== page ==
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The owner of the Daily Mail has agreed to an £850 million buyout by its biggest shareholder Lord Rothermere in a move that will see the group taken private after nearly a century on the stock market.
Lord Rothermere has agreed to pay 255p a share for Daily Mail and General Trust (DMGT) plus debts, up from an £810 million or 251p a share proposal first made in July.
As part of the deal, shareholders will also receive a special dividend worth 991p for each DMGT share following the recent stock market listing of used car business Cazoo, which DMGT had a stake in, and the sale of its insurance division RMS.
DMGT investors will also receive a final dividend worth 17.3p a share, with DMGT saying the total value of the offer and investor payouts comes to £12.63 a share – or just over £3 billion including debts.
It comes after DMGT and Rothermere Continuation Limited (RCL) reached agreement with trustees of the firm’s pension funds, which will see Lord Rothermere inject £412 million into the schemes.
Lord Rothermere, chairman of DMGT and director of RCL, said: “The sale of RMS and the Cazoo IPO have delivered excellent shareholder returns, but inevitably DMGT is now a considerably smaller group of businesses, with significantly greater exposure to consumer media.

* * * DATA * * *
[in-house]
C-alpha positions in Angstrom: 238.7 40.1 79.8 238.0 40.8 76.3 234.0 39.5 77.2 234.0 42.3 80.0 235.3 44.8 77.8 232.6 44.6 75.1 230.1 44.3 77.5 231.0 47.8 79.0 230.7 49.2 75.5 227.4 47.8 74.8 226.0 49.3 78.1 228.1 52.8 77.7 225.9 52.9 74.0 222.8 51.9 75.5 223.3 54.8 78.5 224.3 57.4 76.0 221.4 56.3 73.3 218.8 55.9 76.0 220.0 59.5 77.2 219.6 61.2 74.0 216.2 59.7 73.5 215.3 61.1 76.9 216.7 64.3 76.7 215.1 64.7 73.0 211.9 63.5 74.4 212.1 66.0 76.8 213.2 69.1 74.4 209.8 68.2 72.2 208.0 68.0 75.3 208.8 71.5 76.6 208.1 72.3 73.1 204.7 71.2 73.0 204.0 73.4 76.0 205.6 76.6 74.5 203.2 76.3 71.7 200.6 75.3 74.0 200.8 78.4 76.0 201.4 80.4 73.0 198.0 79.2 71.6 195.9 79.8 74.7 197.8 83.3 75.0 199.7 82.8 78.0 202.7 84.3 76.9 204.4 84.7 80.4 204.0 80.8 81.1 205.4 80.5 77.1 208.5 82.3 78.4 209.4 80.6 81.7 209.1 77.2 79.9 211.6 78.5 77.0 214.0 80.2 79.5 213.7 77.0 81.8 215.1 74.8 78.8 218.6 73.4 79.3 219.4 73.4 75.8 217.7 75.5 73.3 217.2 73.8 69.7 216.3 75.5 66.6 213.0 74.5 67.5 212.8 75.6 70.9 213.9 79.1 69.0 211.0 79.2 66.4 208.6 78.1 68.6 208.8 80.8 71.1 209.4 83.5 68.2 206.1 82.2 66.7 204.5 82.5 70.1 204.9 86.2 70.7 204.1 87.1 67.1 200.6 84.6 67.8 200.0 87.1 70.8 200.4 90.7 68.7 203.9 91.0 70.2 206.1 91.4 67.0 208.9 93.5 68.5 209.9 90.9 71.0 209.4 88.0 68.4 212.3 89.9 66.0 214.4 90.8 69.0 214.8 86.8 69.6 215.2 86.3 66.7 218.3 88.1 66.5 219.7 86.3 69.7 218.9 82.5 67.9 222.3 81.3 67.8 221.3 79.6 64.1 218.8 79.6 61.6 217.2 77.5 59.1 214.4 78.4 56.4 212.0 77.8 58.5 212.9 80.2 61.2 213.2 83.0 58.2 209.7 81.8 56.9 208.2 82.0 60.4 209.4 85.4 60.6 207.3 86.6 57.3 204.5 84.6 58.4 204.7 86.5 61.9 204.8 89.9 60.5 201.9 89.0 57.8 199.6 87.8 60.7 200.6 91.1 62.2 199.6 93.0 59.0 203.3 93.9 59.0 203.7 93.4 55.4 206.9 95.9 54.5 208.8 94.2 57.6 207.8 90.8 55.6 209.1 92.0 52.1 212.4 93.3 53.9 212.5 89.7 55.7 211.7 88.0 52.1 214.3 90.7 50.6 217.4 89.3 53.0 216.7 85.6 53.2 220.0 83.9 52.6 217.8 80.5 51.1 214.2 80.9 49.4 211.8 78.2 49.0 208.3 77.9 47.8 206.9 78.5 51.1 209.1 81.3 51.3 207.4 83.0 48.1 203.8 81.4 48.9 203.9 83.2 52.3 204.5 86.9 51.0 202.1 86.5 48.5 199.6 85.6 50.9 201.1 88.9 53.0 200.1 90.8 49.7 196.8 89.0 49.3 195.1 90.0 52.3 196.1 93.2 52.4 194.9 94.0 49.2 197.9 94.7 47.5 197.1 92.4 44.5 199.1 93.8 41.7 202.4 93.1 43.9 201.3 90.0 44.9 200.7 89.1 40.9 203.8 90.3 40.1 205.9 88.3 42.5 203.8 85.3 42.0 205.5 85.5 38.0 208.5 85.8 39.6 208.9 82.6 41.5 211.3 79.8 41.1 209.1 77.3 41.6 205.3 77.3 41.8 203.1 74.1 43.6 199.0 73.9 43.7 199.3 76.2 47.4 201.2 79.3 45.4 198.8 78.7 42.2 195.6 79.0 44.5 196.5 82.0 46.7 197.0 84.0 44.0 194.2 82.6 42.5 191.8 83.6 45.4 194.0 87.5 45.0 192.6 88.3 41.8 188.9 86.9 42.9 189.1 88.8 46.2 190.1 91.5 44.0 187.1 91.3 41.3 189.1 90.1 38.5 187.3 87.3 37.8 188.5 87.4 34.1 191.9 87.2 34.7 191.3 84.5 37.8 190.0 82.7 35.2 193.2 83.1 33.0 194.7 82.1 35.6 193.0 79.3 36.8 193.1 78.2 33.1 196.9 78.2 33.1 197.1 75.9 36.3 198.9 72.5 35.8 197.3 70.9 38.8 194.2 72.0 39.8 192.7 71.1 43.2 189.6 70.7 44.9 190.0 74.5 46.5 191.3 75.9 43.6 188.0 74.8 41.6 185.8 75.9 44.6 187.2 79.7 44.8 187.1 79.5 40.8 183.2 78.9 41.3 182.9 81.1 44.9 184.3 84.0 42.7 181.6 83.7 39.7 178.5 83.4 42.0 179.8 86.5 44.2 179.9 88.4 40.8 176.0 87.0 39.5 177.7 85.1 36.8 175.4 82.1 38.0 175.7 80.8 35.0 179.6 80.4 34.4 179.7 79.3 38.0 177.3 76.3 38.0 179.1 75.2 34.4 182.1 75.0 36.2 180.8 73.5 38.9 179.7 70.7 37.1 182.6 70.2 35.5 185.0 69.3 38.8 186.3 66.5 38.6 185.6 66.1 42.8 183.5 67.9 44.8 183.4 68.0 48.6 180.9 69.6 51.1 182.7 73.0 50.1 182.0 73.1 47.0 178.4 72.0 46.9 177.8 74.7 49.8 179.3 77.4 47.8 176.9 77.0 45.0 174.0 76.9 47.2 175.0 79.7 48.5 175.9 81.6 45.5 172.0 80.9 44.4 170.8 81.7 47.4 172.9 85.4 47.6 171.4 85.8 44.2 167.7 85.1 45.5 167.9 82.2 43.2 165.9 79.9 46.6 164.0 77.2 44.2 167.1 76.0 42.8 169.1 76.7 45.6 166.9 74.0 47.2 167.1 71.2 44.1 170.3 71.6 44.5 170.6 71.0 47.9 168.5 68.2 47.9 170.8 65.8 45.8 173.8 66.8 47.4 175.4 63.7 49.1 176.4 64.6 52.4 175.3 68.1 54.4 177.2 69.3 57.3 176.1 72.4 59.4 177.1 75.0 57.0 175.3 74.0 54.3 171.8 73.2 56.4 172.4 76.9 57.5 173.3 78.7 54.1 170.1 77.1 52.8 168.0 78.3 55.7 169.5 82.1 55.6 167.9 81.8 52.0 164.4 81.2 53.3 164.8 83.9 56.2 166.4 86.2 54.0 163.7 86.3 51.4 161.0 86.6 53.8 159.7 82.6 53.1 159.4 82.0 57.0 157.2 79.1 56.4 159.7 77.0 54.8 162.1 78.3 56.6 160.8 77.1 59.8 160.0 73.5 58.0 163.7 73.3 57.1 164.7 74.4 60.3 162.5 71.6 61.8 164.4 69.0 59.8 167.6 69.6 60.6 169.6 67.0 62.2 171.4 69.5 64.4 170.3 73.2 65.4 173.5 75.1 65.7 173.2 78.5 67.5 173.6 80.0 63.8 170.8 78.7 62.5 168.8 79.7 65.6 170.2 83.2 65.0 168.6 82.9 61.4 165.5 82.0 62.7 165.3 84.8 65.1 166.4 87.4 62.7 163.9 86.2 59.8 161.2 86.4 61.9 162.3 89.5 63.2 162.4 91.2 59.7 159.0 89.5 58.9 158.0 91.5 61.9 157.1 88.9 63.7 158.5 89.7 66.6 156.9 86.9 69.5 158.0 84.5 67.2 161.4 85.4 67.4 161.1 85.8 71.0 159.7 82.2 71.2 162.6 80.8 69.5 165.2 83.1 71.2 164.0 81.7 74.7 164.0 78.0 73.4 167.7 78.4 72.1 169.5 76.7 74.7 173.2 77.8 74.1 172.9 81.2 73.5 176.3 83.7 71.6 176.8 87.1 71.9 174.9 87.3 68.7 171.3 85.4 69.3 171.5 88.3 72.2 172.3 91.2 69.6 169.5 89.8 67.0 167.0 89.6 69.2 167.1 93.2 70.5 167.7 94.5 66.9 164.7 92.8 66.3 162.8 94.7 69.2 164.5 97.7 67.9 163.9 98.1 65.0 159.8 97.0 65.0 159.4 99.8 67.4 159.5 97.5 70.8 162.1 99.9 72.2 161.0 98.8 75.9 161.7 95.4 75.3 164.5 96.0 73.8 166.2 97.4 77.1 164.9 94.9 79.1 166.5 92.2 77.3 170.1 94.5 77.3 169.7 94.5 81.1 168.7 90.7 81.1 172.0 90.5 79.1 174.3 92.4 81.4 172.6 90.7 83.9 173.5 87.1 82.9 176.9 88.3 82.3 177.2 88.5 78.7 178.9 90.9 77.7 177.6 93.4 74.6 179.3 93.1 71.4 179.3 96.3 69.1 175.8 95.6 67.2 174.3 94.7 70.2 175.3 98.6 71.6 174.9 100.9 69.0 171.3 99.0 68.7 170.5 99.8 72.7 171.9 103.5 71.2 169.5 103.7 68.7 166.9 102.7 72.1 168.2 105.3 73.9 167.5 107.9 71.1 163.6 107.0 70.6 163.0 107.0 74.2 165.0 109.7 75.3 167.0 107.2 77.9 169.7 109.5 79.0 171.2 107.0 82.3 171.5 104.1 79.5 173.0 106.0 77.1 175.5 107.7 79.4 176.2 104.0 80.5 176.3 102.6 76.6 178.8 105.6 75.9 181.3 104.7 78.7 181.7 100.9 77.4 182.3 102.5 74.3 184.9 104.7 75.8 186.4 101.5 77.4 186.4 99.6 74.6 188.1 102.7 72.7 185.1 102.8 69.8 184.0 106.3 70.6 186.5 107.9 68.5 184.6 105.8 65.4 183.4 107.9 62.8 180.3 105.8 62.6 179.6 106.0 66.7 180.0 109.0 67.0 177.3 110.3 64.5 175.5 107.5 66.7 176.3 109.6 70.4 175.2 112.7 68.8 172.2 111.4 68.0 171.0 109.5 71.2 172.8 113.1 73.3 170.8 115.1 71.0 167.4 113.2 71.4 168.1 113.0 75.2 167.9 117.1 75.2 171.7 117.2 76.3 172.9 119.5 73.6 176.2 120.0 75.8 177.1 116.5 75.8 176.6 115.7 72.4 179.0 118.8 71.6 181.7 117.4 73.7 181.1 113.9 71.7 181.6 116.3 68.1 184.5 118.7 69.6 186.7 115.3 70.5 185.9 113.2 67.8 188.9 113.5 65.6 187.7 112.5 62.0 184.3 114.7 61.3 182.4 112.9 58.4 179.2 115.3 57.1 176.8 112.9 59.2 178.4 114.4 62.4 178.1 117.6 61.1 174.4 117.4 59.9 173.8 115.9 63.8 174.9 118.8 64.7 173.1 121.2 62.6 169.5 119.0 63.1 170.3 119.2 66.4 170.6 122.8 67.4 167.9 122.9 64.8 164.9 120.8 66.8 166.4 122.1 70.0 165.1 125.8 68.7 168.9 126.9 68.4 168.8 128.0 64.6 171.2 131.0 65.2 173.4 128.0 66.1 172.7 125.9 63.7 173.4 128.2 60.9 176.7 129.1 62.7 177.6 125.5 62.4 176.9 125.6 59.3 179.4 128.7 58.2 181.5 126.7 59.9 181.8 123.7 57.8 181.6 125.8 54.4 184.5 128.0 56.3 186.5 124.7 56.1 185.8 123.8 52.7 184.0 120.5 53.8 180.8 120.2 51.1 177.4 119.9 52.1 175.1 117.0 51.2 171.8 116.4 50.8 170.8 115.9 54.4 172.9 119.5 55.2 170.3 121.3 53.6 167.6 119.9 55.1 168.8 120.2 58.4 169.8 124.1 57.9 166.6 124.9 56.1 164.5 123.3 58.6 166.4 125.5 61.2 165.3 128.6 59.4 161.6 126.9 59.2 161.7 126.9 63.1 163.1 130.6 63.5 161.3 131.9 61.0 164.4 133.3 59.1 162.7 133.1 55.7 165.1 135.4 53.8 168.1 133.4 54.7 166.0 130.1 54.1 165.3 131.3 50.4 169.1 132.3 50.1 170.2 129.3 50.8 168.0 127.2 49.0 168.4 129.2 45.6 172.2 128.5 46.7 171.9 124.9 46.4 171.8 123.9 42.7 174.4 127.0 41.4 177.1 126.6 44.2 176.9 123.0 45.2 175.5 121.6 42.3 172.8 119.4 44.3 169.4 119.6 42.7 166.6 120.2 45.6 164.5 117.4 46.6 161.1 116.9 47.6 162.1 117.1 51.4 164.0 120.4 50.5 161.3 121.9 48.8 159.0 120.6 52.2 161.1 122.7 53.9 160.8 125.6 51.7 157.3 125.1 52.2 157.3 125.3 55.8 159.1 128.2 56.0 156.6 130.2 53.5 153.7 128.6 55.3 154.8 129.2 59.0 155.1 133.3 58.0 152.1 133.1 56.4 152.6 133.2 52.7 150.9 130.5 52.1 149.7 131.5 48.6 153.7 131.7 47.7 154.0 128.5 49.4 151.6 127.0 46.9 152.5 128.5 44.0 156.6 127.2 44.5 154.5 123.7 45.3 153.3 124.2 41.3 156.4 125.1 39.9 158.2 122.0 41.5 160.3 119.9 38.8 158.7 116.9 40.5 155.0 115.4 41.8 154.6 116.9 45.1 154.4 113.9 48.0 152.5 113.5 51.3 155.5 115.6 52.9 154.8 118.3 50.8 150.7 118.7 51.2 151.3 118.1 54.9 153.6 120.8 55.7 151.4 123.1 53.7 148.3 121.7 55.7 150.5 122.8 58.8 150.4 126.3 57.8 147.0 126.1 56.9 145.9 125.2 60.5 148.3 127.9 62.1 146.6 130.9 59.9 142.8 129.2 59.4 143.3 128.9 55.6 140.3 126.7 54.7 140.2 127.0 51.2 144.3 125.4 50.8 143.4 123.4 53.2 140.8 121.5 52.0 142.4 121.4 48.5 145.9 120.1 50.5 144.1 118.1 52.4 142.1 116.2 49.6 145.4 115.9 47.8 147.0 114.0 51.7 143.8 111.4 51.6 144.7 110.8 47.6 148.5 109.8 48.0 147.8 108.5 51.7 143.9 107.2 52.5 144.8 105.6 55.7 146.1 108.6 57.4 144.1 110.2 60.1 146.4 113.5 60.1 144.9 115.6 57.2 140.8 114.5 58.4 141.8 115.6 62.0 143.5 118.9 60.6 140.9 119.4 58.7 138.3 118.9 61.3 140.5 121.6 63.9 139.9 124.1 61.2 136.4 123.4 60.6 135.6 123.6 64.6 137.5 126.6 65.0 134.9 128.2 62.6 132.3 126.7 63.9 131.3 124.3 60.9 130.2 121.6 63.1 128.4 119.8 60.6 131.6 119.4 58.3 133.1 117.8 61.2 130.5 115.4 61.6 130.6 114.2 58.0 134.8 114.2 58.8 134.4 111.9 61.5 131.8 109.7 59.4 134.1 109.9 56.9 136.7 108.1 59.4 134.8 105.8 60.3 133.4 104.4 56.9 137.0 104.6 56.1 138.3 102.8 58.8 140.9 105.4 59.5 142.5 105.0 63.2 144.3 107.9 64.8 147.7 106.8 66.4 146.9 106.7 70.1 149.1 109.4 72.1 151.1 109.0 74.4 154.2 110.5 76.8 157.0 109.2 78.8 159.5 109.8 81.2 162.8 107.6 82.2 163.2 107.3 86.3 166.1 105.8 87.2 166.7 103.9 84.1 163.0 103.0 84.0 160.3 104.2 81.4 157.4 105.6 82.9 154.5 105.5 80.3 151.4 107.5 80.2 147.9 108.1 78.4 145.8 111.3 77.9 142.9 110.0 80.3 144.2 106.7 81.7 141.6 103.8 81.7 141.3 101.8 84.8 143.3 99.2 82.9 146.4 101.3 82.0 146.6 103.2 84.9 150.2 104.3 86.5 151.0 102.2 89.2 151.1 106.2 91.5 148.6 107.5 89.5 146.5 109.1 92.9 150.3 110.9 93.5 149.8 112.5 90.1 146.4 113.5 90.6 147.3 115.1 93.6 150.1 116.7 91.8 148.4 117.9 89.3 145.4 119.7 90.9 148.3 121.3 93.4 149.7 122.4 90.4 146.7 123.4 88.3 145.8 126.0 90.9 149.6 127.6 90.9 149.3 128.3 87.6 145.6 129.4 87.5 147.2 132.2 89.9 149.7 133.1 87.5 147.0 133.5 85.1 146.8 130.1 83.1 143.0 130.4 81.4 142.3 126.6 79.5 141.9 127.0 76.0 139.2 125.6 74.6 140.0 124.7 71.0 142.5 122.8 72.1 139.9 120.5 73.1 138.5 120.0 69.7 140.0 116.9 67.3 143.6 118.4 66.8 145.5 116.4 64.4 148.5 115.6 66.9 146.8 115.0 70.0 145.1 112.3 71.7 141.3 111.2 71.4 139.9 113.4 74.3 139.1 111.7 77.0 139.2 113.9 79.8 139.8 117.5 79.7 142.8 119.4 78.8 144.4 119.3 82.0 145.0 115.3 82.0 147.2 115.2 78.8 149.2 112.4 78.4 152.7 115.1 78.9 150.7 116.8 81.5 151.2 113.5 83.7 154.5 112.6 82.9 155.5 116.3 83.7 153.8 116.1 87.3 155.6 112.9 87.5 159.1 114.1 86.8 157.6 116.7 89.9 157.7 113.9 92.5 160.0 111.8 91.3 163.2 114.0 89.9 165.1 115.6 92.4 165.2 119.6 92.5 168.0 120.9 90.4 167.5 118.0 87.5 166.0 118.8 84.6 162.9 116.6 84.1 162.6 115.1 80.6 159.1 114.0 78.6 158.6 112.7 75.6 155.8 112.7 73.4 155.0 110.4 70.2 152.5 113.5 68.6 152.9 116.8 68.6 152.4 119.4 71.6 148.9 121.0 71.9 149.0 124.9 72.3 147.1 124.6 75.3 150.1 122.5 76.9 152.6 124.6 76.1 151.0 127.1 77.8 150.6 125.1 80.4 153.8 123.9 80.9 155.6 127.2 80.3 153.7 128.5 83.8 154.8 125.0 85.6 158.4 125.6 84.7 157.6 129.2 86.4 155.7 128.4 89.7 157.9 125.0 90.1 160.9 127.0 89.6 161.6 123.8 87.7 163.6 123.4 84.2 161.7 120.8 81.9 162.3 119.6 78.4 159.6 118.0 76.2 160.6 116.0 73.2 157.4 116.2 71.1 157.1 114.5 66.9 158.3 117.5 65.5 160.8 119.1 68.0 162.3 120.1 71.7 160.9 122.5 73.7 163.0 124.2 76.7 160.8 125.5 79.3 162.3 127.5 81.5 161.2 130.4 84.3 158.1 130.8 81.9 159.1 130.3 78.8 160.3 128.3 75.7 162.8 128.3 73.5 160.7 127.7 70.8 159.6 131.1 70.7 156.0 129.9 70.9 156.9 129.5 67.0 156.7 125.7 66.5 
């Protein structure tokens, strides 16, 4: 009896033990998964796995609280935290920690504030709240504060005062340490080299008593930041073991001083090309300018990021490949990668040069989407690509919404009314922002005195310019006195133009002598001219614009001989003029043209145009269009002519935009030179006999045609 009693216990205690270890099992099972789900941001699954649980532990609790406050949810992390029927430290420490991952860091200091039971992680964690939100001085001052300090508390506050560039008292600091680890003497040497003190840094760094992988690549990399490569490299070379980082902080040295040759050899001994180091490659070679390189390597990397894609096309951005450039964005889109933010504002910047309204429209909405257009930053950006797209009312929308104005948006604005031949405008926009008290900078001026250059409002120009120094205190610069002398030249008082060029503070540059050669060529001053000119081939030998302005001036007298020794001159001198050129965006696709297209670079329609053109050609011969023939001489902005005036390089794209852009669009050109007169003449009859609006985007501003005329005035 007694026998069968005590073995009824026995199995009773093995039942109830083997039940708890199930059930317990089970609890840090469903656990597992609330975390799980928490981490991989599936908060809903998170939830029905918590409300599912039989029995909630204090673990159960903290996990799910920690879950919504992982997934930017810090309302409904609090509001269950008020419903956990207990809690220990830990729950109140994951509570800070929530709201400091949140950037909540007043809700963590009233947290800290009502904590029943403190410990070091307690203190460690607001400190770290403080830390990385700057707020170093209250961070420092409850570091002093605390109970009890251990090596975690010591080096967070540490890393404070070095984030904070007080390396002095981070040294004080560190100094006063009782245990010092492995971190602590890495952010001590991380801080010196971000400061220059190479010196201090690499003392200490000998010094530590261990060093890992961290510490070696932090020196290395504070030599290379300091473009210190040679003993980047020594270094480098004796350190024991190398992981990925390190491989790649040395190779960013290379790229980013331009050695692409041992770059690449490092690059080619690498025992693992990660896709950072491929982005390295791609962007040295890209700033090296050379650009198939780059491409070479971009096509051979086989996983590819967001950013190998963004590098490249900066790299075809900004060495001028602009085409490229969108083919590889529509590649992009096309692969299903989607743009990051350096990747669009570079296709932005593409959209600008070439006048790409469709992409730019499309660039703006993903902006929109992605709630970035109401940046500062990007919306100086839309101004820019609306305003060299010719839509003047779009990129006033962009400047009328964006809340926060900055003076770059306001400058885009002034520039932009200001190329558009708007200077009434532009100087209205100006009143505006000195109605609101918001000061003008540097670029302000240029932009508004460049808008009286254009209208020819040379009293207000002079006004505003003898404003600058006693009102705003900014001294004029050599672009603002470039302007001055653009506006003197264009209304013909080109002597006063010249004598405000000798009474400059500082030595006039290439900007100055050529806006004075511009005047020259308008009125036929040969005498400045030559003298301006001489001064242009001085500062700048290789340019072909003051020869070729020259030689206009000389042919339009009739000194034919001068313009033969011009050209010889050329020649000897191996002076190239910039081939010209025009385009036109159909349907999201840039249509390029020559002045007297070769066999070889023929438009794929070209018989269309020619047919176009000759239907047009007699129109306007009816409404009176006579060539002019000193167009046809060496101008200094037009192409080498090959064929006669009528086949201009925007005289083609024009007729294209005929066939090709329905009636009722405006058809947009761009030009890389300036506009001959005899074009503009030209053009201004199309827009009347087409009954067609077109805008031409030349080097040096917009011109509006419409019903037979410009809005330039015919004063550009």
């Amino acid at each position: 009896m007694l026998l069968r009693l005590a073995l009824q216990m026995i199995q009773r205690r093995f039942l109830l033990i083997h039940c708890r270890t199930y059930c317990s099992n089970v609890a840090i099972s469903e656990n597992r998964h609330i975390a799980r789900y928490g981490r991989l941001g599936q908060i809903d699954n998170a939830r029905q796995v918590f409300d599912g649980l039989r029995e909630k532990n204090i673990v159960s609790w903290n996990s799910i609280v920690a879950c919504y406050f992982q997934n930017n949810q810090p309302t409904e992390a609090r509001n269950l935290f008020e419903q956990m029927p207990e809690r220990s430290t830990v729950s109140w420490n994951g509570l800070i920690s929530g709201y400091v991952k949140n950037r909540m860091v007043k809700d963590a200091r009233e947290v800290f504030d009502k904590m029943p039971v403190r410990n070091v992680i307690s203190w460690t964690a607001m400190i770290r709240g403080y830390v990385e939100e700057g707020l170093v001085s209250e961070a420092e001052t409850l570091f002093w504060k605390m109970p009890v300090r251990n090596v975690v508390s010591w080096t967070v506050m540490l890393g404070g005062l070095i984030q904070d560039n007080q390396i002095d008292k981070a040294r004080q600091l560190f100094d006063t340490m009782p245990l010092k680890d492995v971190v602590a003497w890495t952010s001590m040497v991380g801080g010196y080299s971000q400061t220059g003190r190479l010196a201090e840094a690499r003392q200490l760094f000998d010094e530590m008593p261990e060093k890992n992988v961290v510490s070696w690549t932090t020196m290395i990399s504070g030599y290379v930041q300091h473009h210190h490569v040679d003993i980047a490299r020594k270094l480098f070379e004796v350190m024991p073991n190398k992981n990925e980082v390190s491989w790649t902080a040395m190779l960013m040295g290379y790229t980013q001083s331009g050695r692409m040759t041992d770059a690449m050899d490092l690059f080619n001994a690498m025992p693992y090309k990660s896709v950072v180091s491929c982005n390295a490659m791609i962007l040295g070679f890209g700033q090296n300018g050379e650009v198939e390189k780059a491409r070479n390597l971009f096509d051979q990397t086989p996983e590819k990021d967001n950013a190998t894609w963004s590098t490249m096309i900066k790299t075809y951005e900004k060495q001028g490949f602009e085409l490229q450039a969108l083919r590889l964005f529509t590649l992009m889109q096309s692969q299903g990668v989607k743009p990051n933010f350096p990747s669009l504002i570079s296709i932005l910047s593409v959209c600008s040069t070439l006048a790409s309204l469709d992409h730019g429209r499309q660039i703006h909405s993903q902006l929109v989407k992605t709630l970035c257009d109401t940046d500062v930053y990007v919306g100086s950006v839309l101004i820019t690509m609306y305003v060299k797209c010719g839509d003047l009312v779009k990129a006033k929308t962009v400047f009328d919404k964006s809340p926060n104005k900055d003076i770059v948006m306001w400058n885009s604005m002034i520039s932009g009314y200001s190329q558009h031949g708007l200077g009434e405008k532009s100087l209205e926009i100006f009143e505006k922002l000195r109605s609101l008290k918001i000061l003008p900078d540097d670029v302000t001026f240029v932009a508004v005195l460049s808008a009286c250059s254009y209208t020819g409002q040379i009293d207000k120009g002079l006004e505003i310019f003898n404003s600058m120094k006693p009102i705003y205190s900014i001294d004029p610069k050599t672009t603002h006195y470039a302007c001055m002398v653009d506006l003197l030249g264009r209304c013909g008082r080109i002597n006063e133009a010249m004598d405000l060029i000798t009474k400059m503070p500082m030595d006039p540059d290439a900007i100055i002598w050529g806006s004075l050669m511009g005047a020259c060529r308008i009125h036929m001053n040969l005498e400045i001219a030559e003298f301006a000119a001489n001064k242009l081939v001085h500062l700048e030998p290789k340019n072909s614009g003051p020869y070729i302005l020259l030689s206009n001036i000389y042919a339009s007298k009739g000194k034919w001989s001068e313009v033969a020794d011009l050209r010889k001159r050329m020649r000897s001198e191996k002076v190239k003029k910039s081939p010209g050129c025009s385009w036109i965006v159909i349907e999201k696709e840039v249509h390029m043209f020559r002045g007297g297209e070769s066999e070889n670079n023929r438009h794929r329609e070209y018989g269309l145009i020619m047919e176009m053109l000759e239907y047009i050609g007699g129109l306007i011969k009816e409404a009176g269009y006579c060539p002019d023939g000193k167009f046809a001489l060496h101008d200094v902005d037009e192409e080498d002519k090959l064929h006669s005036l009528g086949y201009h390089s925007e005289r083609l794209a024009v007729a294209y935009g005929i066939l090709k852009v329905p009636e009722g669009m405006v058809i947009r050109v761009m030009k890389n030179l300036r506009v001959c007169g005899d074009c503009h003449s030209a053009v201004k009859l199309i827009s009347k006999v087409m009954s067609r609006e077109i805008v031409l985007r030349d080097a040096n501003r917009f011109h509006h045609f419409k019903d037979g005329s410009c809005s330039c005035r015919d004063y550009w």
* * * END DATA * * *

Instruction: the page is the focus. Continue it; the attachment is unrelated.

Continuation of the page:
“This has led RCL and the DMGT board to decide to implement a major reorganisation of the group by distributing the value created by the RMS sale and the Cazoo IPO in conjunction with the offer.”
He added: “We believe the terms of our offer to be fair, particularly bearing in mind not only the existing level of debt within DMGT at a time of increasingly difficult market conditions, but also the restrictions imposed on the operation of the business as part of the settlement with the pension trustees.”
The Rothermere family is the largest shareholder with a 36% stake in DMGT, which has been listed on the stock market since 1932.
As well as the Daily Mail and Mail on Sunday, the group also owns Metro newspapers and recently acquired The i newspaper and New Scientist.
There had been three pre-conditions of a deal with RCL – a successful stock market listing of Cazoo, the sale of RMS and a deal with pensioners.
The pensions agreement had been the final sticking point holding up a final offer after Lord Rothermere first made a takeover proposal in July, with the City takeover panel extending the bid deadline repeatedly while talks continued.
DMGT confirmed on Tuesday that Lord Rothermere was close to nearing a pensions agreement.
It said on announcing the firm offer that “all the pre-conditions are now satisfied” for a bid to be agreed.
DMGT has been offloading different divisions and stakes in other business interests for several years, including Hobsons, Genscape and Zoopla, which collectively raised £1.2 billion.